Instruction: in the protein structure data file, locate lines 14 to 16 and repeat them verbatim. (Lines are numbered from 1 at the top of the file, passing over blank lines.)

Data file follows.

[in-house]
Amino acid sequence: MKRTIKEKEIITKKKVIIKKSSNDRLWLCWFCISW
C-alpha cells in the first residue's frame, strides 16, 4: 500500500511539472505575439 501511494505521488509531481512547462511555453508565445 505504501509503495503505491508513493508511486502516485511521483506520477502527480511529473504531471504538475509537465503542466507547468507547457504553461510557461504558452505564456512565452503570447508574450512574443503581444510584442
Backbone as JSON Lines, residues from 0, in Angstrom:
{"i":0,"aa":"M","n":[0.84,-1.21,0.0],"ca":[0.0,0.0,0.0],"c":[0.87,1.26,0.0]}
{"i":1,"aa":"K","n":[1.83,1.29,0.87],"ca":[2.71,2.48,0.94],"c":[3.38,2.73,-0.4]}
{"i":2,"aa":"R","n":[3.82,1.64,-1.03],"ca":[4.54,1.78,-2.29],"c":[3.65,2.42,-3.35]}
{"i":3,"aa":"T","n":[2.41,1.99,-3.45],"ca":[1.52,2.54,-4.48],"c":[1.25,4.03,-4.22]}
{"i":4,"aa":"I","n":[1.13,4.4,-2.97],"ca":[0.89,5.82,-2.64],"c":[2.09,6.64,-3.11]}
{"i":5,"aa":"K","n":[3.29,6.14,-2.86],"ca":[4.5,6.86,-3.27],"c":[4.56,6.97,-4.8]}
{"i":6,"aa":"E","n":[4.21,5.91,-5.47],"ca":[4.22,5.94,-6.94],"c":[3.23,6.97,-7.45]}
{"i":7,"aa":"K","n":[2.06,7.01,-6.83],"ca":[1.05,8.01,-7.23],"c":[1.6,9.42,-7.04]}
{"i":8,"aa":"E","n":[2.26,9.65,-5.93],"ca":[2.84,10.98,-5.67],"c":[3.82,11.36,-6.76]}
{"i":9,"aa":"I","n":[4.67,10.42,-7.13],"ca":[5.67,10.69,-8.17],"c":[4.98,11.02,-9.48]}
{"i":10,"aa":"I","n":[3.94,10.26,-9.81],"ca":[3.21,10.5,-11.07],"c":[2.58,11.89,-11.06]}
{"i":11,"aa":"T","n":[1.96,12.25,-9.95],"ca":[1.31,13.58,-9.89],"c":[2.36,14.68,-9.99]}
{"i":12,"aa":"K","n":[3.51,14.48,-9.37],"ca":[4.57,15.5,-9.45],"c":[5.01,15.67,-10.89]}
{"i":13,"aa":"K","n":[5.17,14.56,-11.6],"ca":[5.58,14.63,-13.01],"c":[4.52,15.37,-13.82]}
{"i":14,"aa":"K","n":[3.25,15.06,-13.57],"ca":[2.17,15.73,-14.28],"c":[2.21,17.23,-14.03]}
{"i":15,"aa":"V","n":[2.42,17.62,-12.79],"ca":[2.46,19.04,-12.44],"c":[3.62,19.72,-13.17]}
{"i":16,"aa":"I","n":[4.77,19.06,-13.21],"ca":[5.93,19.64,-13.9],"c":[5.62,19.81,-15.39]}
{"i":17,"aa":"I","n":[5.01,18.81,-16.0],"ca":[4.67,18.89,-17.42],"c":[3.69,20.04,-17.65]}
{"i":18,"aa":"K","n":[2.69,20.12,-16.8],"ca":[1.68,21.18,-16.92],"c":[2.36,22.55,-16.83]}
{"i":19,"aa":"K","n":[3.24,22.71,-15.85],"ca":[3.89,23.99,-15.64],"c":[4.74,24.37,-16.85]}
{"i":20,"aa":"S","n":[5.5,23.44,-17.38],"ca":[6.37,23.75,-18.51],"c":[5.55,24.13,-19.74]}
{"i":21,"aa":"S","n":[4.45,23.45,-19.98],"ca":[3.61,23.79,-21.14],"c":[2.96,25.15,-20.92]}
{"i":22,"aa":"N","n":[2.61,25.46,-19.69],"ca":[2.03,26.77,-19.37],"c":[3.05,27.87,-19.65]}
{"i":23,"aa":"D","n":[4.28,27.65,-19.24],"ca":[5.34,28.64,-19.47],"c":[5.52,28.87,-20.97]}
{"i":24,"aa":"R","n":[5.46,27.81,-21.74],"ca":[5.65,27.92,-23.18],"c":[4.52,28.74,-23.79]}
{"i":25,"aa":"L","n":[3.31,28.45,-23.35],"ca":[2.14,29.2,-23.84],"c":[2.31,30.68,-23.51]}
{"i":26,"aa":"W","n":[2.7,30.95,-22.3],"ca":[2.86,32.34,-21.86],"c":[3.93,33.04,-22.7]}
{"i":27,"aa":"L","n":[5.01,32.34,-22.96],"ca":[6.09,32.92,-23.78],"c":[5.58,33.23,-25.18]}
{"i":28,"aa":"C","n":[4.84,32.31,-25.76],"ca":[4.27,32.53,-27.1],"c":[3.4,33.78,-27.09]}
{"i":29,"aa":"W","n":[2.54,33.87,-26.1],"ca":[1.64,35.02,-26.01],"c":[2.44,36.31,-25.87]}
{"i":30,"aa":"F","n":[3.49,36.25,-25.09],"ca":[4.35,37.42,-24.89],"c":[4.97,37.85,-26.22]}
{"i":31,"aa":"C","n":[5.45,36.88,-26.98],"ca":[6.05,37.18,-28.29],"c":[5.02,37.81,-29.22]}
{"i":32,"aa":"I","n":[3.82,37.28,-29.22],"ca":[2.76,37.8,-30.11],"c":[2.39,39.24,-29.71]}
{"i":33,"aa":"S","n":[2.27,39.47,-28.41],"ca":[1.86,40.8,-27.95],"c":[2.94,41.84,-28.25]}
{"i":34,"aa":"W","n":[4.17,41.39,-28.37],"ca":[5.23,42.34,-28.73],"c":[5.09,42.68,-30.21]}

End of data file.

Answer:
{"i":9,"aa":"I","n":[4.67,10.42,-7.13],"ca":[5.67,10.69,-8.17],"c":[4.98,11.02,-9.48]}
{"i":10,"aa":"I","n":[3.94,10.26,-9.81],"ca":[3.21,10.5,-11.07],"c":[2.58,11.89,-11.06]}
{"i":11,"aa":"T","n":[1.96,12.25,-9.95],"ca":[1.31,13.58,-9.89],"c":[2.36,14.68,-9.99]}